Asian Pop-Up Cinema, at home and at the drive-in | Movie Feature | Chicago Reader

Asian Pop-Up Cinema, at home and at the drive-in 

A hybrid version of the fest aims to bridge the differences between cultures.

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click to enlarge This year's Asian Pop-Up Cinema includes the world premier of Happy-Go-Lucky-Days.

This year's Asian Pop-Up Cinema includes the world premier of Happy-Go-Lucky-Days.

“I’m actually very excited,” says Sophia Wong Boccio, founder and executive director of the Asian Pop-Up Cinema. The fifth annual festival runs from September 10-October 10 and features 22 films spanning East Asia. Though the pandemic created challenges for the festival, Wong Boccio overcame those hurdles by creating a unique hybrid film experience—seven films are available to see in-person via a socially distant movie experience at the Davis Drive-In Theater in Lincoln Yards, while the rest are available to rent online and enjoy in the comfort of one’s own home. Wong Boccio notes, “We are reaching the entire United States now because of the virtual program, so our audience is spreading to a national base instead of [just] Chicago.”

When asked how she sees the Asian Pop-Up Cinema festival existing in a year that saw substantial anti-Asian racism at the beginning of the pandemic, Wong Boccio says, “My mission has always been about bridging the differences between east and west. That hasn’t changed since day one, when we inaugurated the festival. I want to show films to help people be more receptive and sensitive to other cultures, whether Asian or not.”

This year in particular focuses on documentaries from countries like Korea and Taiwan, in an attempt to add “more doses of humanity, beauty as well as compassion.” Fictional offerings include a spin-off Halloween event, a double feature drive-in showing of Korean director Yeon Sang-ho’s genre bending zombie flicks Train to Busan on October 30 and its sequel, Peninsula, on October 31. “I definitely encourage people to come in zombie outfits—they can even dress up their car any way they want!” Wong Boccio says.

The geographic scope of the film festival is incredibly broad, including films from Japan, Hong Kong, Korea, Taiwan, China, and the Philippines. The festival’s thematic breadth is just as wide, ranging from serious documentaries to lighthearted rom-coms. Among them is an animated film called Happy-Go-Lucky-Days. Based on a series of erotic comics, the film’s Japanese release was pushed back, making its showing as part of the Asian Pop-Up Cinema the film’s world premier. “This is exceptionally pretty drawing, and I totally enjoyed it,” says Wong-Boccio. Also, directly after the credits, there will be an exclusive Q&A with the film’s cast of voice actors. Another more avant-garde film highlighted during Japan Week is director Kana Yamada’s directorial debut Life: Untitled, which sketches an intimate portrait of the daily lives of sex workers in Japan.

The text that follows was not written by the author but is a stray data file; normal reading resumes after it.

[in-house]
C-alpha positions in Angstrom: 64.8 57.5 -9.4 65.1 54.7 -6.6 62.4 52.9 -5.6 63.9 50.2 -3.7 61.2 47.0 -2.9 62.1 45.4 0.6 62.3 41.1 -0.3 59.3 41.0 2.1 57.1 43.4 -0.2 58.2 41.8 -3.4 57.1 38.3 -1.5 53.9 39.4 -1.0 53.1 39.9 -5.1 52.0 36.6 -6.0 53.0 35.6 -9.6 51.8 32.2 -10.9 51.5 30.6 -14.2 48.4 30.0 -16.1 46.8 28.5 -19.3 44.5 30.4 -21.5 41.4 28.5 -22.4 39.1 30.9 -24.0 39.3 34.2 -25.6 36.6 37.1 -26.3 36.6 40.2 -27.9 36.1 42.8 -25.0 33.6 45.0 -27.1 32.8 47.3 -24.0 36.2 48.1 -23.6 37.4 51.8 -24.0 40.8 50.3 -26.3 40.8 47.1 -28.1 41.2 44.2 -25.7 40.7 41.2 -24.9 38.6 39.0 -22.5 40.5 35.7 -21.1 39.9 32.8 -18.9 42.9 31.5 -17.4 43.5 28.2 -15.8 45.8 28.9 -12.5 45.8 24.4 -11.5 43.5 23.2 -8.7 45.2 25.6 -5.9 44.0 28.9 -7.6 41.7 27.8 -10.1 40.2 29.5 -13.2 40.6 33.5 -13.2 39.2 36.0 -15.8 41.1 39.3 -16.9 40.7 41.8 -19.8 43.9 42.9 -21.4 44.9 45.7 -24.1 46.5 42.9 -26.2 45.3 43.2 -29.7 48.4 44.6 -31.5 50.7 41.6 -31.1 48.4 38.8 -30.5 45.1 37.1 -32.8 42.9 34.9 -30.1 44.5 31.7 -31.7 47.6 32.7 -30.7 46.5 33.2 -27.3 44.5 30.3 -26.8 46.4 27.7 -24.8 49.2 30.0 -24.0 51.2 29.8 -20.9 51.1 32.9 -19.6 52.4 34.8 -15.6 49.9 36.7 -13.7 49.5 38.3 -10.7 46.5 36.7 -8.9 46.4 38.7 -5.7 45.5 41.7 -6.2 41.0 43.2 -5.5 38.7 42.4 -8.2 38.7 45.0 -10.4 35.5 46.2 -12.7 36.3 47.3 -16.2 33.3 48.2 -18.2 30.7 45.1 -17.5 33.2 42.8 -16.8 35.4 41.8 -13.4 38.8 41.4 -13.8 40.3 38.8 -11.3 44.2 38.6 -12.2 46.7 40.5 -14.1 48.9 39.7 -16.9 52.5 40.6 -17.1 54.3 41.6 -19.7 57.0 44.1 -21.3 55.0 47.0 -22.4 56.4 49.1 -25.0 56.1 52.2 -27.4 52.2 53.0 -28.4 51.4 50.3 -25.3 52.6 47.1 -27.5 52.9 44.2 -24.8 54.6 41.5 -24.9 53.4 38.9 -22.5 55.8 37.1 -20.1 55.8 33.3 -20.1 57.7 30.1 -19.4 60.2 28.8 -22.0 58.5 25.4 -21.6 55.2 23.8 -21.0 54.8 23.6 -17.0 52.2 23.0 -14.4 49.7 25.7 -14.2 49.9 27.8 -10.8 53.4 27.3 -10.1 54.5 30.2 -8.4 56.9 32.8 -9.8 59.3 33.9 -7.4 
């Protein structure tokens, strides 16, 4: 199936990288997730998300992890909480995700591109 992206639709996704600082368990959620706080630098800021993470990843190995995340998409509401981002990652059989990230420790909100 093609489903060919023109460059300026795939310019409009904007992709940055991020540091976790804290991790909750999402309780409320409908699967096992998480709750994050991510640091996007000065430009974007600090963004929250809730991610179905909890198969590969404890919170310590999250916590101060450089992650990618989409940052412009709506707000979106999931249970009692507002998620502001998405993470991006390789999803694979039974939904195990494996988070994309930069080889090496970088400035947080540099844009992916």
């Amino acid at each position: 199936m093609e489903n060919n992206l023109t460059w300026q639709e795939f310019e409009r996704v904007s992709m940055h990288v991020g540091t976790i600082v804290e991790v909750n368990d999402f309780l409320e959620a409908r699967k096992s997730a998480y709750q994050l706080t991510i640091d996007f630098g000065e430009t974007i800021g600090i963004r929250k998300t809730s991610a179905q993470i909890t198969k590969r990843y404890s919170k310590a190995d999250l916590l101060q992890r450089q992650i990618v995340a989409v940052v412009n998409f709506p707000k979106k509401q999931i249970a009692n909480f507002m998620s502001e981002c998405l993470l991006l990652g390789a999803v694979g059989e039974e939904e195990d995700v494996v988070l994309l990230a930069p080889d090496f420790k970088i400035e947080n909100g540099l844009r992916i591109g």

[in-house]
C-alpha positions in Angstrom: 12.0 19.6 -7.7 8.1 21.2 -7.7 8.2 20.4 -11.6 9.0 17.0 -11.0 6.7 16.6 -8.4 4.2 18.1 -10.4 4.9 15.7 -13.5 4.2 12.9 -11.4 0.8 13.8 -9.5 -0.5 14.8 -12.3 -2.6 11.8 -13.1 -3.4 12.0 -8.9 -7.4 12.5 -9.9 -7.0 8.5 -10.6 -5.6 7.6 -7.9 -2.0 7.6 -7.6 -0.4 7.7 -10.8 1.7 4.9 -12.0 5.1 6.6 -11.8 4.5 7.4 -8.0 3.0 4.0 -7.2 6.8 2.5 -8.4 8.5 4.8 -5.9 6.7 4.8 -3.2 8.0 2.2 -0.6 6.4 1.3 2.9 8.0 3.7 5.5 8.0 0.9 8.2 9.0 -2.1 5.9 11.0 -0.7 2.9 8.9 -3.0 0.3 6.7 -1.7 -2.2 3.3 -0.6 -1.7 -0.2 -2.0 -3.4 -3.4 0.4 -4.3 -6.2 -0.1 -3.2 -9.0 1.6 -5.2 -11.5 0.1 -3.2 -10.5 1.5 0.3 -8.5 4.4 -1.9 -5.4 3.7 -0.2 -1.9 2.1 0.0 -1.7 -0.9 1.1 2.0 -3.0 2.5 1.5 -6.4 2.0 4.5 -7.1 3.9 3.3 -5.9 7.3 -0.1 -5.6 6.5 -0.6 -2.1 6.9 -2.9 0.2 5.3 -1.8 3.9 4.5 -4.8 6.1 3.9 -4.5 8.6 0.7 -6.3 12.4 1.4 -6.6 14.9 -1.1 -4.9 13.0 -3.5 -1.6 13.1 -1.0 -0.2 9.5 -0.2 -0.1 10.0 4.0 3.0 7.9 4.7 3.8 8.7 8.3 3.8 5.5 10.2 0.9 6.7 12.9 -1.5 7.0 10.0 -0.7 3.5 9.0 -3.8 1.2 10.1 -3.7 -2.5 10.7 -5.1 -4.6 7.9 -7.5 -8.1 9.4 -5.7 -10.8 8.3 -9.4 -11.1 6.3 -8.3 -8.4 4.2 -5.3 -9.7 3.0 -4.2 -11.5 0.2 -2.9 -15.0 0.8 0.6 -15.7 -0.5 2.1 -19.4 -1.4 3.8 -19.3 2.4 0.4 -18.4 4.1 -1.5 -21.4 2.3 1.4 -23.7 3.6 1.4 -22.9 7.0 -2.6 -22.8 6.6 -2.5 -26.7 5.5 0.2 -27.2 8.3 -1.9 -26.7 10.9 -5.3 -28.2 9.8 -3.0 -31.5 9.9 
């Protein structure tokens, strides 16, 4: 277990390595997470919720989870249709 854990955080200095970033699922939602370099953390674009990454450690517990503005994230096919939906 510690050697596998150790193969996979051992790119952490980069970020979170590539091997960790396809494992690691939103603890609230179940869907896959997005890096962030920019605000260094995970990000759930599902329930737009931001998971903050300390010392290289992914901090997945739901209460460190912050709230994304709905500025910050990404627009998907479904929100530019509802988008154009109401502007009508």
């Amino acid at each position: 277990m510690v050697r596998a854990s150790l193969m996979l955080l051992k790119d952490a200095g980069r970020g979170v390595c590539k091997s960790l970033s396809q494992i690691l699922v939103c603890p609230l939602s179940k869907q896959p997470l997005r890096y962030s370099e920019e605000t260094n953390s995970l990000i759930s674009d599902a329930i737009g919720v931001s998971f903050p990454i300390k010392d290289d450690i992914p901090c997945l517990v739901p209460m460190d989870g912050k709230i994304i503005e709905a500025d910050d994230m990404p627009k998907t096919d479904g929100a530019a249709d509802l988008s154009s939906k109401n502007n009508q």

A standout among the Chinese offerings is All About ING, a heartrending drama that follows the lives of a father, mother, and son in the aftermath of a liver cancer diagnosis. Broken into three acts, director Huang Zi is methodical in his tracing of each family member’s wending grief, as well as life’s inexorable plod forward. Verdant and lucid, the story takes a gentle approach to tragedy, giving breathing room for the complex ways each character comes to terms with the impending death of a loved one.

On the opposite end is Women Who Flirt, a 2014 Hong Kong romantic comedy appearing in the festival for a special fifth anniversary showing. This film follows a tomboy-ish woman and her best guy friend, whom she has unrequitedly loved for years. When the friend tells her he’s started dating someone new, the woman enlists a posse of expert female pick-up artists to better weaponize her feminine wiles. Hijinks ensue, a makeover montage occurs, and there’s one particularly memorable scene in a night market in Taipei.

Though most of the Korean film options are part of the in-person drive-in experience, one is available for streaming: Diaspora: Arirang Road. This documentary threads together the stories of more than seven million Koreans living in diaspora, in places like Japan, Uzbekistan, Sakhalin, and Kazakhstan, bound together by their shared ardor for the song “Arirang.” One of those stories is that of Yang Bang-ean, a Korean-Japanese pianist and composer who is readying himself for an “Arirang”-inspired concert. The filmmaker’s talk with director Lee Kyu-chul directly follows the credits.

The Taiwanese selection of this year’s Asian Pop-Up Cinema is entirely documentary. Among them is Whale Island, a meditation on Taiwan’s connection to the ocean that surrounds it. Following writer Liao Hung-Chi and underwater photographer Ray Chin, the film waxes and wanes, pacing itself on an otherworldly, marine time. Featuring long, luxurious shots of marine life throughout, director Huang Chia-Chun offers an alternative look into a more balanced, perhaps harmonious future with the environment that surrounds us.   v

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